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Album: ...But SeriouslyReleased: 1989Charted:
This addresses the consequences of ignoring the needy and homeless. It's a rare Phil Collins hit with a socially conscious message.
Collins told The New York Times how the song came together: "It was begun at the piano. I started playing and put it down on a tape so I wouldn't forget it. Then I decided to see what would happen when I started singing. When I began, the words just came out, 'She calls out to the man on the street.' I didn't set out to write a song about the homeless. Those were just the words I happened to sing. It was only then that I decided that was what the song would be about."
Many of the songs from ...But Seriously
were written in attempt to offset what Collins called middle-of-the-road song choices that made his reputation "a little more trivialized than I wanted to be." He had just played the title thief in the 1988 adventure comedy Buster
, for which he recorded a hit cover of the '60s pop song "A Groovy Kind Of Love
He told Musician
: "'Another Day in Paradise' was chosen because it was a bit different from what had gone on before. It would bring people back to the starting line of remembering what I'm about. I write 'In the Air
.' I'm quite capable of writing a 'Two Hearts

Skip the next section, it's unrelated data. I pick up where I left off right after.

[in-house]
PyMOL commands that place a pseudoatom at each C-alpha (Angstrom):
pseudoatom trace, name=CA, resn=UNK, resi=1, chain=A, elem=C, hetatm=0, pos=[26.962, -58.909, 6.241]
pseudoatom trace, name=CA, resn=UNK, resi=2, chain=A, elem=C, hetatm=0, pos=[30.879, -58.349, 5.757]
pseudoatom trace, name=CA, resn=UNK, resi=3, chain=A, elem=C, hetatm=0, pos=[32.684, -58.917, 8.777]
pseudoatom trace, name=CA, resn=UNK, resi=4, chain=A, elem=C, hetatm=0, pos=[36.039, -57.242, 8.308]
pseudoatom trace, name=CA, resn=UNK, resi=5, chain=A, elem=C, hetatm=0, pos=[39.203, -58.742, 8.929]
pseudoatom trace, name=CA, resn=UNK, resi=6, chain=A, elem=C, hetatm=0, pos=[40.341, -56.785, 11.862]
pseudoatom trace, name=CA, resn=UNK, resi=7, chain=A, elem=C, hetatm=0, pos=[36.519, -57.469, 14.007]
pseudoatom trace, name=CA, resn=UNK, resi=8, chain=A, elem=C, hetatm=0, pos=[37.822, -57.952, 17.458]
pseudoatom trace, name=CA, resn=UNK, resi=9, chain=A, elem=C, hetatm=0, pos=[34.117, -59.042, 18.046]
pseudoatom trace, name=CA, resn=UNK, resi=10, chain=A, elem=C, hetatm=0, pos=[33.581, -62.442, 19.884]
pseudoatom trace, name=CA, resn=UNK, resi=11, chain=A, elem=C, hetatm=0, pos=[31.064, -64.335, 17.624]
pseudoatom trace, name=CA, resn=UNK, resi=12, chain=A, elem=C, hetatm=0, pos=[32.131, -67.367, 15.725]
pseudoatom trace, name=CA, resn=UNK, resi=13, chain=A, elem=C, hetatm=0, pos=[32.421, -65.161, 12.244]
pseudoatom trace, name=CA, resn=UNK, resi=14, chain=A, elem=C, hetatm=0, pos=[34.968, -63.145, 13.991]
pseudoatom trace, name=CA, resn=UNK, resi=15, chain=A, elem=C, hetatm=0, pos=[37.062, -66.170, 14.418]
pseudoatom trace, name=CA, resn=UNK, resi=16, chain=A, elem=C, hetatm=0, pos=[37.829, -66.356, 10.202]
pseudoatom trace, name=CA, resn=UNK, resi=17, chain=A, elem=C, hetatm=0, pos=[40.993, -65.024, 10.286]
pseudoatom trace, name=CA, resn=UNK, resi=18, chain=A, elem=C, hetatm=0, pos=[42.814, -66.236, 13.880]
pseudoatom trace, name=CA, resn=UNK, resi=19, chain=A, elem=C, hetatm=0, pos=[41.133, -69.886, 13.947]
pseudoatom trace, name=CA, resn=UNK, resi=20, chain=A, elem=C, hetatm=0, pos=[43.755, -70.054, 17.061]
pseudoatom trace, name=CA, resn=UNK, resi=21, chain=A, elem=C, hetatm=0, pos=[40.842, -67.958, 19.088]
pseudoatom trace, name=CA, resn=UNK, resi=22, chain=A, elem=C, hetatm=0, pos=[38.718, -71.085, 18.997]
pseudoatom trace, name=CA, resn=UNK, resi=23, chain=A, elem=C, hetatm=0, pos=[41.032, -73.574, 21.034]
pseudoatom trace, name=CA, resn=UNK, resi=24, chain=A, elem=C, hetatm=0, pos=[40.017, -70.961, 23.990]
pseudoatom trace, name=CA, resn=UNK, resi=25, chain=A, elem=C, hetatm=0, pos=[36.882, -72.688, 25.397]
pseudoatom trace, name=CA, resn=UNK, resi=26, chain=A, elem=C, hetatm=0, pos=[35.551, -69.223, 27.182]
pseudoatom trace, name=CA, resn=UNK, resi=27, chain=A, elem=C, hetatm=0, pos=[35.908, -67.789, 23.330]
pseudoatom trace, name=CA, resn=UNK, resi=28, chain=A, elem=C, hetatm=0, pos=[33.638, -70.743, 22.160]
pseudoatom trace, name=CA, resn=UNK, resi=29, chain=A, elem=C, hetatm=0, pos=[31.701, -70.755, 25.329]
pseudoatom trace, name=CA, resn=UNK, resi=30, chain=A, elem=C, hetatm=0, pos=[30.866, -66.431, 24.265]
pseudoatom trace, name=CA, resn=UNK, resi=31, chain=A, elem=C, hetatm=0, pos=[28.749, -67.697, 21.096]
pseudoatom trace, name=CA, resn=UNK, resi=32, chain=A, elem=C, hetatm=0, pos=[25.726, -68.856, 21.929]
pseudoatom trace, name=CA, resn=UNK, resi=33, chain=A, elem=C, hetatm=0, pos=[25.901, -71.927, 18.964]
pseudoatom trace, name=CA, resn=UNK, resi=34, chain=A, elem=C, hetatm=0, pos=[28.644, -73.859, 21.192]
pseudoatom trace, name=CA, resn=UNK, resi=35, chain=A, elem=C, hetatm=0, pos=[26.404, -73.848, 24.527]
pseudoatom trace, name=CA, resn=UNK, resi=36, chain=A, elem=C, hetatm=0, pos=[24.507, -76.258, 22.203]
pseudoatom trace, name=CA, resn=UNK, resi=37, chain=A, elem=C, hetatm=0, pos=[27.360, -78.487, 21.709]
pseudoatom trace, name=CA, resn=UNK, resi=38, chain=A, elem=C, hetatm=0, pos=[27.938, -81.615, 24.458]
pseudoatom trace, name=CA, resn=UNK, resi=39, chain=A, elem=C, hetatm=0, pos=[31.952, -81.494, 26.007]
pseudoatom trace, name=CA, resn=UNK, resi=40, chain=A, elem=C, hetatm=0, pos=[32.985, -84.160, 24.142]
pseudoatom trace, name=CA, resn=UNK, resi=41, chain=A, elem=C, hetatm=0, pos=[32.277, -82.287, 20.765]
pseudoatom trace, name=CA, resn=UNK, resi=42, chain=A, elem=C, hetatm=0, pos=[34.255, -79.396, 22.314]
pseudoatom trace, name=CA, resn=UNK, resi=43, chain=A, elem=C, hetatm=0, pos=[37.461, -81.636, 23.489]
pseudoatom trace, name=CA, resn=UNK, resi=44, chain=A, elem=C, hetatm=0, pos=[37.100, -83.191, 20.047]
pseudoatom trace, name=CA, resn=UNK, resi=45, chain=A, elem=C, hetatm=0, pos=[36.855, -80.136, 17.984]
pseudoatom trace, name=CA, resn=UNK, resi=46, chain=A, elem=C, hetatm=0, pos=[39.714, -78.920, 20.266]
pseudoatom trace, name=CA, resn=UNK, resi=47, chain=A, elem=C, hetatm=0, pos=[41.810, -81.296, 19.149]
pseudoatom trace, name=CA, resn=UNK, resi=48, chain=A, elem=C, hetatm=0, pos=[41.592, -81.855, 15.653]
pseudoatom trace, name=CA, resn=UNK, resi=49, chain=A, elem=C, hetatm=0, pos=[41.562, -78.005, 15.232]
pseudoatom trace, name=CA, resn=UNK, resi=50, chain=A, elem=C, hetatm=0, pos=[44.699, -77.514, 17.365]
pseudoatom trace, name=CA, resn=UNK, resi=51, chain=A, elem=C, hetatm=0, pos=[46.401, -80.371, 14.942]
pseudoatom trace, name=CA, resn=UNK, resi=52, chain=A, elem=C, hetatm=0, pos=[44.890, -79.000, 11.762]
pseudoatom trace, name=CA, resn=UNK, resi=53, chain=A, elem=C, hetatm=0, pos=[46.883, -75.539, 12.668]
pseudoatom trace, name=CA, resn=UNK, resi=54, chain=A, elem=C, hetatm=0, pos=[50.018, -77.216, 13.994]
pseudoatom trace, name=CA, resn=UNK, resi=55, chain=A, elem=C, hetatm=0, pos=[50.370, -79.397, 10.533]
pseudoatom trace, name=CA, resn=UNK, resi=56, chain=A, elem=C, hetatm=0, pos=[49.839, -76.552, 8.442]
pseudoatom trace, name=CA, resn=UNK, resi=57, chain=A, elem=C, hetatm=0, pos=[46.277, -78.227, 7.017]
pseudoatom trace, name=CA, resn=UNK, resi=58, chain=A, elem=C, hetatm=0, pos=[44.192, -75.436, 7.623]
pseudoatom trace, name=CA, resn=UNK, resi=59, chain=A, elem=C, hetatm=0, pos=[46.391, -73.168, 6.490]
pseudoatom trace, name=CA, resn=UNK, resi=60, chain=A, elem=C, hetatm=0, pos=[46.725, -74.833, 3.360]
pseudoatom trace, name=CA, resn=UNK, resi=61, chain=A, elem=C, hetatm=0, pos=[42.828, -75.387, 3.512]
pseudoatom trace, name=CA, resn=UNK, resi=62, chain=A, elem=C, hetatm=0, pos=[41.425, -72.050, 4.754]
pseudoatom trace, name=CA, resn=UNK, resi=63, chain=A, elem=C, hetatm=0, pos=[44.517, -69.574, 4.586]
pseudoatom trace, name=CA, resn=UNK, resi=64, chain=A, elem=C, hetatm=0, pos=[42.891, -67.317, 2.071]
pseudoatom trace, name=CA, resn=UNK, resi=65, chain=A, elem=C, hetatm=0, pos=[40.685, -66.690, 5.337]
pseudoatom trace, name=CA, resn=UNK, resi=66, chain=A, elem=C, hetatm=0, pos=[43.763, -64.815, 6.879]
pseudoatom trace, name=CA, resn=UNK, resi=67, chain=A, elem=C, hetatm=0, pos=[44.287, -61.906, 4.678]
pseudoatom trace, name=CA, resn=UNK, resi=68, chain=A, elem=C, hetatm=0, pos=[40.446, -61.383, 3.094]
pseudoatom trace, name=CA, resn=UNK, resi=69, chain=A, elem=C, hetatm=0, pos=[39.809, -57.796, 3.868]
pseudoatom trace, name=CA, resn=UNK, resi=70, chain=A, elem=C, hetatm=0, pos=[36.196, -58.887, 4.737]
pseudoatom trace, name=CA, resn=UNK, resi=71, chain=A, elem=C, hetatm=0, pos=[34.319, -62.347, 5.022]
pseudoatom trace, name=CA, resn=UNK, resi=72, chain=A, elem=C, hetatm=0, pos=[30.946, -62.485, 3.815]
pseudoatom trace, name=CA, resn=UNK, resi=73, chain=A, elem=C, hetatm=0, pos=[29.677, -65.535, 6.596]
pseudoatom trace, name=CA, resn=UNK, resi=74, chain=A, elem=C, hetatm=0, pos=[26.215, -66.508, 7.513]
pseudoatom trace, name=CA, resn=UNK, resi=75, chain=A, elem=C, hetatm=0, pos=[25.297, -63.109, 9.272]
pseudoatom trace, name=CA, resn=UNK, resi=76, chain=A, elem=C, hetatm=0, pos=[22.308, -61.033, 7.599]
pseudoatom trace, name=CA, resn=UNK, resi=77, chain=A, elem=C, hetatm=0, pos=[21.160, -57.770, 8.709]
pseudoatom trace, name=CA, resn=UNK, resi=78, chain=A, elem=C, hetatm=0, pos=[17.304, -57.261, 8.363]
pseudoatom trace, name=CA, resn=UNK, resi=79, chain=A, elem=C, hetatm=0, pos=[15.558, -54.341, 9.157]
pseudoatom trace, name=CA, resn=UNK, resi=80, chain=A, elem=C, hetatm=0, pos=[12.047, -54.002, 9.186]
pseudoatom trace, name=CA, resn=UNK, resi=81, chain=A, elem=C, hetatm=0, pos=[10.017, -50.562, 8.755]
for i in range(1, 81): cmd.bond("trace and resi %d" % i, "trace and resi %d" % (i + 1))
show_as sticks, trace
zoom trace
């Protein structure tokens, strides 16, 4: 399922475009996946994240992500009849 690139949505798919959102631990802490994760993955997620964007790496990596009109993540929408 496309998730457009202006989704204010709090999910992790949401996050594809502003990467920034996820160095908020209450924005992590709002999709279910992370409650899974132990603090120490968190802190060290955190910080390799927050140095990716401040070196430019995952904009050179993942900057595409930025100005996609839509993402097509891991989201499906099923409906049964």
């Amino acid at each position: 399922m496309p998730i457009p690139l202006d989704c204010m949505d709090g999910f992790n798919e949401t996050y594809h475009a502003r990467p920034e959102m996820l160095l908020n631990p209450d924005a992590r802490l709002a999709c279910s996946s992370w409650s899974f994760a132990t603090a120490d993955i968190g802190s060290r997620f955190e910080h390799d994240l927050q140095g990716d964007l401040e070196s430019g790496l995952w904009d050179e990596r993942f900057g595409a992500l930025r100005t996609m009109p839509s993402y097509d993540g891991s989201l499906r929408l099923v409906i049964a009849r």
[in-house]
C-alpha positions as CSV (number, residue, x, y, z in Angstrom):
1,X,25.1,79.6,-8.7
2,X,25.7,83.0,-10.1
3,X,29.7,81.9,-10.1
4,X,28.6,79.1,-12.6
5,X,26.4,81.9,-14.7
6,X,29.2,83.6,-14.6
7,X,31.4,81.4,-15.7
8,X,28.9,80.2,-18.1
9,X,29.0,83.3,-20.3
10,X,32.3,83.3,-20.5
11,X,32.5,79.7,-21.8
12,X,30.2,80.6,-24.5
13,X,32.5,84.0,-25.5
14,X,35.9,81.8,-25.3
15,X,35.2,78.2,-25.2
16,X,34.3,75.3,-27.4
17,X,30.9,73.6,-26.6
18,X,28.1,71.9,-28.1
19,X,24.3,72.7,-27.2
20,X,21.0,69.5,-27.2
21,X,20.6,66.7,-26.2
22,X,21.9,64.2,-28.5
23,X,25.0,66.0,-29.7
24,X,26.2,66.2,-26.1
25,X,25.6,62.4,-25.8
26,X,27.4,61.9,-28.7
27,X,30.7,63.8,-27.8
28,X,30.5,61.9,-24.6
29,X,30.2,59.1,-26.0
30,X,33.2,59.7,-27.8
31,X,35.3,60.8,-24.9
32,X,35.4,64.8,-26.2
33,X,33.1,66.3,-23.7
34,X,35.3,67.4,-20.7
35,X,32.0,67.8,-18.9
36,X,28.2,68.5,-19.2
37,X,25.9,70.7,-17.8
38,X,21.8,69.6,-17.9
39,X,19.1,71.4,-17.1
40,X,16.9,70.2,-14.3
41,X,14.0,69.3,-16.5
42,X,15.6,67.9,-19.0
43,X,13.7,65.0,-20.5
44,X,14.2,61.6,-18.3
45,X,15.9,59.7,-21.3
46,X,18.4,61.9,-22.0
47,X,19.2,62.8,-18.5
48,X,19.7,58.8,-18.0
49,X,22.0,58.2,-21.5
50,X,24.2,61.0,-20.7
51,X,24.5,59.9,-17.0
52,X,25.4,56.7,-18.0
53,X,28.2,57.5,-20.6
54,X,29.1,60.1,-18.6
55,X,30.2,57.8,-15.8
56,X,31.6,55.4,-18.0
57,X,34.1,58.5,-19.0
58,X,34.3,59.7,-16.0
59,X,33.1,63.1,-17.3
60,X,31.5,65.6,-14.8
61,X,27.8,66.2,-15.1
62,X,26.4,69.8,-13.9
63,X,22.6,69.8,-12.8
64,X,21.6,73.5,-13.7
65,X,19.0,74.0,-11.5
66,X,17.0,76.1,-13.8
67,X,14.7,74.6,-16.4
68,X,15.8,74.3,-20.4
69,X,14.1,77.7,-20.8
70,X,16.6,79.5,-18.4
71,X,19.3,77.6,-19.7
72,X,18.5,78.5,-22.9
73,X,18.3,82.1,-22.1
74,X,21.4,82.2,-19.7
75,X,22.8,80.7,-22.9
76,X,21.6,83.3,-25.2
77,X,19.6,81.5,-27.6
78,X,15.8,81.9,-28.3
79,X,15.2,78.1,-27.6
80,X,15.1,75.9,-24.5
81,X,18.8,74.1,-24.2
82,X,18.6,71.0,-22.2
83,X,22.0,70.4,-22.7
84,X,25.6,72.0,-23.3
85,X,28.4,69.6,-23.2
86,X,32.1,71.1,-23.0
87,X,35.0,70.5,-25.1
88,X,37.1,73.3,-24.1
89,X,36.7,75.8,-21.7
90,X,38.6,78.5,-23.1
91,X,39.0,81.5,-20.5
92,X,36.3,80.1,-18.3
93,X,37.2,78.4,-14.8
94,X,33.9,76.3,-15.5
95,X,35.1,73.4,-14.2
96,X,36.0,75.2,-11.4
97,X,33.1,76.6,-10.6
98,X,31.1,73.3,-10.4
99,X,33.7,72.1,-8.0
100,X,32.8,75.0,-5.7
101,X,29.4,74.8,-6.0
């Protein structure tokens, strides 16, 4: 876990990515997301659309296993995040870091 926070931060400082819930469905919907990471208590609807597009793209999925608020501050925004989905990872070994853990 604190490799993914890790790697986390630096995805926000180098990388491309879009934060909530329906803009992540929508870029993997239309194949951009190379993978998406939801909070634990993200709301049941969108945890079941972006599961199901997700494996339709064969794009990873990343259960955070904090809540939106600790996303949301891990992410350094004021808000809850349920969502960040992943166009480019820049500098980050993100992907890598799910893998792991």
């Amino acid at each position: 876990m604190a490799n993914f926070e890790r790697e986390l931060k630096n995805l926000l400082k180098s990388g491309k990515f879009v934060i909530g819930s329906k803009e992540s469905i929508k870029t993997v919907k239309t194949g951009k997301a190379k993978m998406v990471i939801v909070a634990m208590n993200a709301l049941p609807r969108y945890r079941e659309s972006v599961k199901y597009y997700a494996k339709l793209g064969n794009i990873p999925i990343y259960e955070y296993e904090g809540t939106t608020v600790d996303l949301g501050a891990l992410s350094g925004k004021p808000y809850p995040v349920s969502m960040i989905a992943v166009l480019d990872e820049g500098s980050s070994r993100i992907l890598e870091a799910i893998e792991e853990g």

,' but let's not forget I'm also doing this kind of stuff."
This won a Grammy Award for Record of the Year. It also won the 1990 Brit Award for Best Single.
Collins told The Mail on Sunday: "I wrote this after being in Washington DC where I was amazed by how many people I saw living in boxes."
He also explained in a Musician interview: "I remember when we played Washington... Washington was almost at a standstill and these people were trying to sleep on the grills where all the hot air was coming up, and you could see that it was in the shadow of Capitol Hill. I thought it was an extraordinary contradiction."
David Crosby of Crosby, Stills, and Nash, sang on this. Crosby worked with Collins on and off through the late '80s to early '90s; Collins performed background vocals for Crosby's 1993 song, "Hero," from the album Thousand Roads
The black-and-white music video, featuring Collins performing the song interspersed with images of homeless people, was nominated for a Grammy Award for Best Music Video, Short Form. It was no match for Paula Abdul and her rapping animated cat: "Opposites Attract
" won the award.
Collins also met the problem of homelessness face-to-face in London while cutting this single. He remembers leaving the studio and seeing a homeless woman with two children who were begging for money. While the song shines a light on the issue, it also made him realize that, when confronted with it, he reacted the same as everyone else.
"What (the song) deals with is people's awkwardness with it. When it happened to me, I just walked straight past. I thought, I'm doing the same thing as everybody else... I felt awkward. I didn't ignore her but at the same time I didn't stop and give her some money... That's what the song deals with, people just sort of starting to pretend it's not happening."
Collins was criticized by the English press for singing about the poor despite being wealthy. He responded in a New York Times interview: "When I drive down the street, I see the same things everyone else sees. It's a misconception that if you have a lot of money you're somehow out of touch with reality."
R&B singer Brandy recorded this in 2001.